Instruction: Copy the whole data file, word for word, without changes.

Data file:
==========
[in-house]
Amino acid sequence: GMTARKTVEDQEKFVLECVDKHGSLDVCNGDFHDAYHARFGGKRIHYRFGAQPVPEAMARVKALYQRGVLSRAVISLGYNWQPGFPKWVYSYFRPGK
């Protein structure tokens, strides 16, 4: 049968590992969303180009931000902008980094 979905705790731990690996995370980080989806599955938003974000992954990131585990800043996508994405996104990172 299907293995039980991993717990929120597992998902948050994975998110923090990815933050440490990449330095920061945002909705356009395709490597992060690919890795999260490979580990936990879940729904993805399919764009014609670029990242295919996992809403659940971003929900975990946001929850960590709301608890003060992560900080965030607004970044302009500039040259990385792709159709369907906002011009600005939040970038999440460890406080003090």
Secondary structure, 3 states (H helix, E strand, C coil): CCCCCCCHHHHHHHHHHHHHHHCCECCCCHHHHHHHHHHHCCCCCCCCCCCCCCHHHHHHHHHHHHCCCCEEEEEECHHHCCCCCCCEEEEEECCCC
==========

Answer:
[in-house]
Amino acid sequence: GMTARKTVEDQEKFVLECVDKHGSLDVCNGDFHDAYHARFGGKRIHYRFGAQPVPEAMARVKALYQRGVLSRAVISLGYNWQPGFPKWVYSYFRPGK
């Protein structure tokens, strides 16, 4: 049968590992969303180009931000902008980094 979905705790731990690996995370980080989806599955938003974000992954990131585990800043996508994405996104990172 299907293995039980991993717990929120597992998902948050994975998110923090990815933050440490990449330095920061945002909705356009395709490597992060690919890795999260490979580990936990879940729904993805399919764009014609670029990242295919996992809403659940971003929900975990946001929850960590709301608890003060992560900080965030607004970044302009500039040259990385792709159709369907906002011009600005939040970038999440460890406080003090």
Secondary structure, 3 states (H helix, E strand, C coil): CCCCCCCHHHHHHHHHHHHHHHCCECCCCHHHHHHHHHHHCCCCCCCCCCCCCCHHHHHHHHHHHHCCCCEEEEEECHHHCCCCCCCEEEEEECCCC